The avoidable Iowa Caucus tragedy

February 8, 2020 3:09 pm

Joan Koenigs, chair of the Iowa Caucus Queen Creek, talks to Iowans who were given a chance this year to caucus away from home. About 160 people gathered at movie theater in 40 miles from Phoenix to vote at a satellite Iowa caucus. (Photo by Jerod MacDonald-Evoy/Arizona Mirror)

Sadly, it’s now called “The Iowa Caucuses debacle.”

I have loved the caucuses since 1970, when I started teaching at Iowa State. It didn’t have to end this way.

When the Democratic National Committee’s “Unity Reform Commission” started talking about how to change the Iowa caucuses, I knew that 2020 would be a disaster. Never for a moment did they ask voters, the media, or me for that matter what was wrong and how the process could be improved.

In the company of isolated lawyers and political operatives (I won’t call them hacks) they went where all bureaucracies go — to more rules, more layers of complexity, and more unnecessary, dysfunctional, confusing clutter.

The McGovern-Fraser Commission reforms of 1969 for the more fair selection of national convention delegates made sense for 50 years when life was simple. Today, the convoluted and incomprehensible math to calculate “delegate equivalents” which no one understands is intolerable. You need to understand that those rules were created in Ames, Iowa, at Dugan’s Deli, crafted with the guidance of an Iowa State University engineering professor and a genius mathematics graduate student.

The caucuses couldn’t be any more ridiculous than if they had been designed by cartoonist Rube Goldberg’s Professor Butts, whose inventions, “Rube Goldberg Machines,” “ … solved a simple task in the most overcomplicated, inefficient, and hilarious way possible” such as the “Self-Operating Napkin.”

Caucuses are not an election. They are mostly a beauty contest, a popularity poll, where Democrats say which candidate for president they like best. Oh sure, there are some delegates elected on that night but it’s the media frenzy on caucus night that counts. It’s been that way since Jimmy Carter came in second in 1976. If you can’t produce those numbers by 10 or 11 p.m. they become “yesterday” as candidates and media fly off to New Hampshire.

So if YOU wanted to get the results of candidate preferences from about 1,700 locations and tens or hundreds of thousands of votes, would you design a clean and fast process or a convoluted, incomprehensible one?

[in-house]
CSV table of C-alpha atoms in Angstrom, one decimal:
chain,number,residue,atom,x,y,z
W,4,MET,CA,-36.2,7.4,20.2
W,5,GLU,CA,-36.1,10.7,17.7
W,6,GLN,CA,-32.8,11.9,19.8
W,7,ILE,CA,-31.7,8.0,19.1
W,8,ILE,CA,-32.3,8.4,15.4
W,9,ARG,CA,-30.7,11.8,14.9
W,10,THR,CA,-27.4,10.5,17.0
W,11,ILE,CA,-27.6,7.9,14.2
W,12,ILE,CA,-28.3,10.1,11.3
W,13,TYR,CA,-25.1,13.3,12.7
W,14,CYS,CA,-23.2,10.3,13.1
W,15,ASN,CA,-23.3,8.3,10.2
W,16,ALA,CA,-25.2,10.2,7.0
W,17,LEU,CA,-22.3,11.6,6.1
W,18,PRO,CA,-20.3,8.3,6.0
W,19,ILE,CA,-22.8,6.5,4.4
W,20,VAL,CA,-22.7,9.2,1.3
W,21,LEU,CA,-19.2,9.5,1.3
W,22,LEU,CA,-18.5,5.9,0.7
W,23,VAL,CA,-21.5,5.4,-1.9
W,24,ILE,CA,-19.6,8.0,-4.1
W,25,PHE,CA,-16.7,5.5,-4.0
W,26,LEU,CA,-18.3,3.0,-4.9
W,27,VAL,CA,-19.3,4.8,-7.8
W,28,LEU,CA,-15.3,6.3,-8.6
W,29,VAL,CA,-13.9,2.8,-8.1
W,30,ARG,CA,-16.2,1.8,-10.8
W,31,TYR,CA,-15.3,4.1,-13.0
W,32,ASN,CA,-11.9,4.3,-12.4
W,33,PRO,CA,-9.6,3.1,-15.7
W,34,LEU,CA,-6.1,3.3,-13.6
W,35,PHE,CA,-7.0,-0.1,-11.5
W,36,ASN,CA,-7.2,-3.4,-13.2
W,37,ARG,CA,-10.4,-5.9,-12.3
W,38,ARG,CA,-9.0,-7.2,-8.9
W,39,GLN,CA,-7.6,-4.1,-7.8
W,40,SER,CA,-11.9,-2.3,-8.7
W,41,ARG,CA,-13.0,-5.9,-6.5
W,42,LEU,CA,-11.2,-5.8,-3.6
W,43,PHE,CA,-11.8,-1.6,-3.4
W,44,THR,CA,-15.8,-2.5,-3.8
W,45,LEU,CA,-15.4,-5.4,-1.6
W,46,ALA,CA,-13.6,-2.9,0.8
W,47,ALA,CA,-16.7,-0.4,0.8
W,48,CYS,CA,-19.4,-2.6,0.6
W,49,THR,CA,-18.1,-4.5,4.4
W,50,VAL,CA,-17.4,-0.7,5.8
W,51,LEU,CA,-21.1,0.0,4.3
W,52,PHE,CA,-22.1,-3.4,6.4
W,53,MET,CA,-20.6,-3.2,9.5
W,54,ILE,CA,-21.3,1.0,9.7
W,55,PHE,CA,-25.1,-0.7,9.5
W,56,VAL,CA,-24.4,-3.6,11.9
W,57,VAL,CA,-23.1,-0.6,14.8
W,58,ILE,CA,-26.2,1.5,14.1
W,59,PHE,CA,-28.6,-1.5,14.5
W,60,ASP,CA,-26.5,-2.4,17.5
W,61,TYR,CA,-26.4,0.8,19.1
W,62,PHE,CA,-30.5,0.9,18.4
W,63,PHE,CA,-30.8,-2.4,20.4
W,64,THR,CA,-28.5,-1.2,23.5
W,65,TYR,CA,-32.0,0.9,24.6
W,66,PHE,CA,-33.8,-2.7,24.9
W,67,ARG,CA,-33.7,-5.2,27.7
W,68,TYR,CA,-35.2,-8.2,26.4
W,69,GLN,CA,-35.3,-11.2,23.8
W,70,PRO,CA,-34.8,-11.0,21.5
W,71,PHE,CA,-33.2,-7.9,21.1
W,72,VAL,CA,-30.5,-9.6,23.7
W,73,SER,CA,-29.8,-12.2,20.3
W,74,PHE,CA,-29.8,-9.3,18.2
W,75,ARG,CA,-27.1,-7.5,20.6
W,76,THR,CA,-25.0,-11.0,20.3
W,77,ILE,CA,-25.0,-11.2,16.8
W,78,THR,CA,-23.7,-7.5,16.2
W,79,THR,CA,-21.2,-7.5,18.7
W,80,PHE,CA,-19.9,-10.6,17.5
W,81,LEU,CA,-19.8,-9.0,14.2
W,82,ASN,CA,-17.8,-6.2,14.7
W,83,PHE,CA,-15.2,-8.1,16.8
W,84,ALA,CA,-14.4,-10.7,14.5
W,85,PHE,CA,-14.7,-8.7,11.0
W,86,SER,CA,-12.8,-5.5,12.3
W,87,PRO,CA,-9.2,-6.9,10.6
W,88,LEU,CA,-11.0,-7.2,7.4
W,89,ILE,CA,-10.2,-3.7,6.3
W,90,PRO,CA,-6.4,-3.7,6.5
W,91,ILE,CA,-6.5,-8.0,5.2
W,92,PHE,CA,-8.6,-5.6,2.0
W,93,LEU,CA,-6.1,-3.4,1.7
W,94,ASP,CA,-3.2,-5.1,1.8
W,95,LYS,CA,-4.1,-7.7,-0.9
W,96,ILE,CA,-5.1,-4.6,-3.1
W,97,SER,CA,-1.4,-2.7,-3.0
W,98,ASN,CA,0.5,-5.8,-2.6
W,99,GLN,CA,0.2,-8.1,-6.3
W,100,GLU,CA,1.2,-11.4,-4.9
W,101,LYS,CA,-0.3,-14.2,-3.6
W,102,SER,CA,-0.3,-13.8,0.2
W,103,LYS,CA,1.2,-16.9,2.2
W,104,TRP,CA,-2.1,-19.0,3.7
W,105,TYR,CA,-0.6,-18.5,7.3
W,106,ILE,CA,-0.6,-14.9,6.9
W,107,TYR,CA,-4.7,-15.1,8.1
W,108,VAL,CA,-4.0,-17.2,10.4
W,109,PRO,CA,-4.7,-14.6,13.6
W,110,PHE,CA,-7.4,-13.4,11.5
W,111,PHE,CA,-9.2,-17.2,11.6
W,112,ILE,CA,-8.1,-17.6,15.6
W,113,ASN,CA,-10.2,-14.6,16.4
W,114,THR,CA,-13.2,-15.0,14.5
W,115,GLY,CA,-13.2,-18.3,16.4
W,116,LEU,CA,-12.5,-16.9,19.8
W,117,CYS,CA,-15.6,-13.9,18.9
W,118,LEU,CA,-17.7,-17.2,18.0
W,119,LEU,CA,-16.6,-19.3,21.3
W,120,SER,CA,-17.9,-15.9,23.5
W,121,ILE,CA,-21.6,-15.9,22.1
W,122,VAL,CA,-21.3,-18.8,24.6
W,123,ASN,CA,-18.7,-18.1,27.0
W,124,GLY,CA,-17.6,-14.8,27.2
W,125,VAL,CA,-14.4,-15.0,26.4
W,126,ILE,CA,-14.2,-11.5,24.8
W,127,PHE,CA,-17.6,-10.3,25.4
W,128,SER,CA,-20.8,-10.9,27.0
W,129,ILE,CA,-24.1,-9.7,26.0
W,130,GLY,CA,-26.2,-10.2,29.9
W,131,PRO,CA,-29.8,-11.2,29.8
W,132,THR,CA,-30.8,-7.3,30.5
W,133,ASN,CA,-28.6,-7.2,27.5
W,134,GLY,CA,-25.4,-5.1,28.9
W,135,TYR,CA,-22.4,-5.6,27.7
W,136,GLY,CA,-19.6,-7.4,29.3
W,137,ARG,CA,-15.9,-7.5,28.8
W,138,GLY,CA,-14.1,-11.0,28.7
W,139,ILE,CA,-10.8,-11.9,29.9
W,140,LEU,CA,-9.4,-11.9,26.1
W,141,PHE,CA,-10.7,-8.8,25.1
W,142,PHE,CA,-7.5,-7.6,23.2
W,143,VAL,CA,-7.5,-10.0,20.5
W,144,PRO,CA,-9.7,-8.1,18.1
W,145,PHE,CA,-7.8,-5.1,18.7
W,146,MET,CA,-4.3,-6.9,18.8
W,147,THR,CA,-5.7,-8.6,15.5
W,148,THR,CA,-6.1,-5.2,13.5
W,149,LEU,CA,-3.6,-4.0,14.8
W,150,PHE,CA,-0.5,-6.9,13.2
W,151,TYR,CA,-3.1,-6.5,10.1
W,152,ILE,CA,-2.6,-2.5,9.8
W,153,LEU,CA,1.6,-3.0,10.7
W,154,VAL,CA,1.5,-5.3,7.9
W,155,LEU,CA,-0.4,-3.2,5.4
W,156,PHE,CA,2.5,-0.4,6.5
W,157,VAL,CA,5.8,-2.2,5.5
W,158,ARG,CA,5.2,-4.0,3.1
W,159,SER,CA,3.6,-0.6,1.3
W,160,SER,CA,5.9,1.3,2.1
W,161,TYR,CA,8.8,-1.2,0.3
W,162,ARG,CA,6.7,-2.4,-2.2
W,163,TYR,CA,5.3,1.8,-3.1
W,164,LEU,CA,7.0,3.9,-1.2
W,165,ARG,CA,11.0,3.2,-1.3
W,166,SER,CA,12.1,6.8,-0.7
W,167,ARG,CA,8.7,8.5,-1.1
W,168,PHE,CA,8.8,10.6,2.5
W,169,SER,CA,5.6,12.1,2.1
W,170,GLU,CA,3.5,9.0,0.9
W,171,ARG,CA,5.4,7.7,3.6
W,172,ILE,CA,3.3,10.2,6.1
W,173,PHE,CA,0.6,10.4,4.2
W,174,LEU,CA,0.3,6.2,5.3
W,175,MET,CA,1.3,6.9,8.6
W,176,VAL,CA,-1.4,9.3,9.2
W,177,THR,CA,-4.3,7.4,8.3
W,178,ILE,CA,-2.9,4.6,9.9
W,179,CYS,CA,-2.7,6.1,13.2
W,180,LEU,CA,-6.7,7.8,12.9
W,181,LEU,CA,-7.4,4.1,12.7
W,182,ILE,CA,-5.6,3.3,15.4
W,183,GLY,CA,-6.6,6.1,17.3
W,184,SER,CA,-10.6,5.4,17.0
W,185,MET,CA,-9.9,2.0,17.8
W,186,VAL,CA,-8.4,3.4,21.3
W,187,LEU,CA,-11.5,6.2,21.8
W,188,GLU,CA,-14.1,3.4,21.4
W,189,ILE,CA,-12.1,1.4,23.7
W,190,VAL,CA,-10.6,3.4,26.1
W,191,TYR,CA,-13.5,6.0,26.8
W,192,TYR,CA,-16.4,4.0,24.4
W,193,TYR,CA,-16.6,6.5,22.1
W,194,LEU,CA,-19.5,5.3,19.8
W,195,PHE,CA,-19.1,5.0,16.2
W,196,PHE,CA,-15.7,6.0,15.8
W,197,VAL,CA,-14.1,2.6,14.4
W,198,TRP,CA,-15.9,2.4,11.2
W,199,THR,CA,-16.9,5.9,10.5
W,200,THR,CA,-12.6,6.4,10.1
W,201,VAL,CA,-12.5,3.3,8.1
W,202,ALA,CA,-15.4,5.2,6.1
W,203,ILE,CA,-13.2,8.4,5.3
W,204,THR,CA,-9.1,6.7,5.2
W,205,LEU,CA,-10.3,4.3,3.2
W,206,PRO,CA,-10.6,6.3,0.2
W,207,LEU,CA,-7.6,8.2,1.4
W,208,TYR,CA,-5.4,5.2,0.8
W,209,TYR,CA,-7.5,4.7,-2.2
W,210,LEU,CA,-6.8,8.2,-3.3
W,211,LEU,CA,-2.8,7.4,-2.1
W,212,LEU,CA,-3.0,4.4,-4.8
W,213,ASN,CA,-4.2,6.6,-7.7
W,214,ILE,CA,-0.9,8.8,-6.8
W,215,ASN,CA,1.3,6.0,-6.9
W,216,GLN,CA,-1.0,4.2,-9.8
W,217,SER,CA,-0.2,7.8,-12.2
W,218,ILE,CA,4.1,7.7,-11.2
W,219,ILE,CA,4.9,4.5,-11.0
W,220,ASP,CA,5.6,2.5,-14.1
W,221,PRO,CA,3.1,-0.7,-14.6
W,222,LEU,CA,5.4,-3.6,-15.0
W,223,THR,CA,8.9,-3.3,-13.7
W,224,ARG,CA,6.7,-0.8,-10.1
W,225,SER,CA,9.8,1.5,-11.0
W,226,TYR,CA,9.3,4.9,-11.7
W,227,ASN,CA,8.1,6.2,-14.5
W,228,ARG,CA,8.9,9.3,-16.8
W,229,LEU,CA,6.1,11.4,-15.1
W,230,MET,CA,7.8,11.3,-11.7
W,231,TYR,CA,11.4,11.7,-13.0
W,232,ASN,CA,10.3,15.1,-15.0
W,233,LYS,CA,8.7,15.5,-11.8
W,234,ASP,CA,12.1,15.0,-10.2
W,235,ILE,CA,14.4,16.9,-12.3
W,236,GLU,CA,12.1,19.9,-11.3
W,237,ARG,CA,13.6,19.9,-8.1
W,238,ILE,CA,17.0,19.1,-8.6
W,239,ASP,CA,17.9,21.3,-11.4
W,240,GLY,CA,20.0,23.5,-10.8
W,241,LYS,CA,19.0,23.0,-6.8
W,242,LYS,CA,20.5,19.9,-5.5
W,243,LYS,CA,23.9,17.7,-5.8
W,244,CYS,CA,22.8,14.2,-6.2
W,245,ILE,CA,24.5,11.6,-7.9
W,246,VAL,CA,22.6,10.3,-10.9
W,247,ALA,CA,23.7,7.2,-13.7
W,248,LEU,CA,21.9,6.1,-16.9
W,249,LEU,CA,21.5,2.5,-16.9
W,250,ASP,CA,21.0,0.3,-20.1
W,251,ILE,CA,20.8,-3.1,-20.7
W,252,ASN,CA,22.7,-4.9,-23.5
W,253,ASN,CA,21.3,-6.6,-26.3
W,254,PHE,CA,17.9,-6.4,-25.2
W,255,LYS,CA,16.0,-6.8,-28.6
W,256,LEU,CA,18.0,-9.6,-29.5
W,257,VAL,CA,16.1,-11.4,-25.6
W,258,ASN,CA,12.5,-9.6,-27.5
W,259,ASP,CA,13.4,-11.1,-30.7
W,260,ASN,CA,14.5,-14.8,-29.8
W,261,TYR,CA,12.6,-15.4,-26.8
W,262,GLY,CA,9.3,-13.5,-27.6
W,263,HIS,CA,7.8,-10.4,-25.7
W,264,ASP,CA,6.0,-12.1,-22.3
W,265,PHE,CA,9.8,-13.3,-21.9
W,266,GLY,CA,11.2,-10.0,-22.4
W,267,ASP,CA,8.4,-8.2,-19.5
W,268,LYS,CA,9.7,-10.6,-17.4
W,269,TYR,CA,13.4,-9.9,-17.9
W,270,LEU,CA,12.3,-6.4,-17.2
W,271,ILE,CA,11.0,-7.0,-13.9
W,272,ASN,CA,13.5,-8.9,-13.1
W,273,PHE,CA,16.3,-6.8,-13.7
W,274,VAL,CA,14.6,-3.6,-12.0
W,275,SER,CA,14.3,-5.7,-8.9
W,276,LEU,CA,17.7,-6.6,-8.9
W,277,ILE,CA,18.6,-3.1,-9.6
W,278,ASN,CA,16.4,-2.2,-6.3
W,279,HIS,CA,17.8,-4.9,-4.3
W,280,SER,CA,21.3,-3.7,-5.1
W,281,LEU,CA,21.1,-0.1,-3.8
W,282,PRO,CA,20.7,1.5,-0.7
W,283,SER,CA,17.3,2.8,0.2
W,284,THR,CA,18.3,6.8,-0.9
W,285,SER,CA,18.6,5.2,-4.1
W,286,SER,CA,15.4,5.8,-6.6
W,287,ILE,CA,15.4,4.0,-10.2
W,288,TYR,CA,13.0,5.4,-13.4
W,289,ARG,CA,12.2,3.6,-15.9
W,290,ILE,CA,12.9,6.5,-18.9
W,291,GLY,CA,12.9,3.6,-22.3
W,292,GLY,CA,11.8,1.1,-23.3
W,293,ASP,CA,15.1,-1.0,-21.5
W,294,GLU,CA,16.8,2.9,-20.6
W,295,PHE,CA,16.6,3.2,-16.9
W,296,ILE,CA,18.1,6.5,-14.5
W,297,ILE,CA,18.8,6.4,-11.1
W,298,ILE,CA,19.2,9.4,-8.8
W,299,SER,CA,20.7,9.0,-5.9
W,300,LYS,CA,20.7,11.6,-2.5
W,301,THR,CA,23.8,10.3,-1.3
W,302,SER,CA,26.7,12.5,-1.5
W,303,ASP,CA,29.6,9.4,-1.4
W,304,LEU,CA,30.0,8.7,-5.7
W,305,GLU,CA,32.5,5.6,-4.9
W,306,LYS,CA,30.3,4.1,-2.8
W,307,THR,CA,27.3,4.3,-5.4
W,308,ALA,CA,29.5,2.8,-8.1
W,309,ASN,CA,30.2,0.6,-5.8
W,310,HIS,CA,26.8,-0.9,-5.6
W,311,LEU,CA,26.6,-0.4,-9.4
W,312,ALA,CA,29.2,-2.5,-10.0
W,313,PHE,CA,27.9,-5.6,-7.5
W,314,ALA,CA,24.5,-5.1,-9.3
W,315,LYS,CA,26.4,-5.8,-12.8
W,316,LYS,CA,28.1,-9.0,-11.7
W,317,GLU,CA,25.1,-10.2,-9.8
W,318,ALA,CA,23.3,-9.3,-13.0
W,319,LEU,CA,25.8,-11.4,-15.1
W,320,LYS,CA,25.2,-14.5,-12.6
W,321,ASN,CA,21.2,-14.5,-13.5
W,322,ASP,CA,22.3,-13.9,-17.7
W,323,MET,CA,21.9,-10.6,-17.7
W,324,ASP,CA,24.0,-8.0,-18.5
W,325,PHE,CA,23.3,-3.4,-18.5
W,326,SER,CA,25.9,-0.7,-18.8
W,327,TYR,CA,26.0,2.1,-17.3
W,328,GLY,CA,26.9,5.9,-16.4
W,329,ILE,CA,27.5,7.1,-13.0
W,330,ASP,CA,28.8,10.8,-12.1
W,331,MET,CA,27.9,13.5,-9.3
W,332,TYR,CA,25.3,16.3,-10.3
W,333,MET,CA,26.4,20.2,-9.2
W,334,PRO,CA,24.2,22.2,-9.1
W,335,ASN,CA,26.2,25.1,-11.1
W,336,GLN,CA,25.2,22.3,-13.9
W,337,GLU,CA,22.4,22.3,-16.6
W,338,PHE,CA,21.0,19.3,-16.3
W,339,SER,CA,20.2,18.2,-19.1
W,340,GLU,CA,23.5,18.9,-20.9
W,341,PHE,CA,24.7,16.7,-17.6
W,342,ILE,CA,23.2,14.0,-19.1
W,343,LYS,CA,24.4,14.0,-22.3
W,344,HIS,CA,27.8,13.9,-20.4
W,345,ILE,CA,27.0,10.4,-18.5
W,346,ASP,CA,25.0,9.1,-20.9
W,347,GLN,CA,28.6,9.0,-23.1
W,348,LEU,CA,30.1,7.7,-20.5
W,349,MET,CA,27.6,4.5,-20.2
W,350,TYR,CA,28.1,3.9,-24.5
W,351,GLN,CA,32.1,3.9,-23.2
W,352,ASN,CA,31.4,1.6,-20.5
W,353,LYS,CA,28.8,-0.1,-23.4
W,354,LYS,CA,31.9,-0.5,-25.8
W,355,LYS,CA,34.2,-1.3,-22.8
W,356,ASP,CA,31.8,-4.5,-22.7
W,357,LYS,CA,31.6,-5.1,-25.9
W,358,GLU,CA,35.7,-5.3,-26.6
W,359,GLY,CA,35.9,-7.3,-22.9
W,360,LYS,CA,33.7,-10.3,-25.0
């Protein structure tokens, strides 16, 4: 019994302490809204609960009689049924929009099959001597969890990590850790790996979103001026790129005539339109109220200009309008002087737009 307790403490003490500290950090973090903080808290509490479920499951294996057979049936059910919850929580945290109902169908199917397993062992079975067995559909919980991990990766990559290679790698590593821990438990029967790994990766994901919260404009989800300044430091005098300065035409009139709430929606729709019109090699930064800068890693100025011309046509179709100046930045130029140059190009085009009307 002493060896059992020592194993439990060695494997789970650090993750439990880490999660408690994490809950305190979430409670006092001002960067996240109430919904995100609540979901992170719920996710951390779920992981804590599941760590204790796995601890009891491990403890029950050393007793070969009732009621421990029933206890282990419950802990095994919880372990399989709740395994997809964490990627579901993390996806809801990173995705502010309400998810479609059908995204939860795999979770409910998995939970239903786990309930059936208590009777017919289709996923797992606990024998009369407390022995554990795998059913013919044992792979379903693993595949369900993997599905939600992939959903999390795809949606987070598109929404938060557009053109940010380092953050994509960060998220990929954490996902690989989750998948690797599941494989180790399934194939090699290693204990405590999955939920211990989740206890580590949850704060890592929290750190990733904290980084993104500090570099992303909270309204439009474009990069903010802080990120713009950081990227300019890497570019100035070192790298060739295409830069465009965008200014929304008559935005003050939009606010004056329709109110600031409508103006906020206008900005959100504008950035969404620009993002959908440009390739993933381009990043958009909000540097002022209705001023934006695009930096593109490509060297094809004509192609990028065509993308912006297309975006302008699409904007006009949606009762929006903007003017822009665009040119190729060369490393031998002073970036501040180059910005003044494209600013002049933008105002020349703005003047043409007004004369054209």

The Republicans have an efficient process where party members come to caucus, listen to a few speeches and then vote. Period. The GOP can usually get results to the media in a timely manner.

The Democrats have an anxiety with fairness. The caucuses were designed to improve that. Yet, ironically, having an event at 7 p.m. in January or February to which voters must go for at least two hours doesn’t seem very fair. Then, add to that a public vote where participants must physically stand for their candidate for all to see and you have an onerous event that is not for everyone. Consequently, the Iowa Democratic caucuses usually turn out only 10% to 12% of eligible voters.

In their infinite wisdom, the Democratic bureaucrats decided to make changes such as requiring three different caucus night votes to be recorded or calculated and reported, locking the undecided into that limbo if they had 15% “viability” in a precinct, and a bunch of other nonsense that would clearly confuse and discourage voters.

Indeed that’s what happened on Feb. 3. Since the counting is so messed up, we don’t know the exact numbers but it seems that the anticipated huge Democratic turnout did not materialize.

Here are my recommendations for future caucuses, assuming they survive this fiasco:

Have a “meet and greet” of voters at 7 p.m. when the caucuses start. Let them do their kumbaya feely touchee. Have a few speeches. Give everyone a ballot and let participants vote in secret. Count the votes and call in the results on a confidential secure line. Then let people go home or stay for party business. The party reports results as fast as possible. No delegate equivalent calculations.

If I were a betting man, I’d put all my chits on there will be no more Iowa First-in-the Nation caucuses. And Iowa WILL then become irrelevant flyover country. Blame it on the Democrats.


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Steffen Schmidt
Steffen Schmidt

Steffen Schmidt is the Lucken Professor of Political Science at Iowa State University in Ames.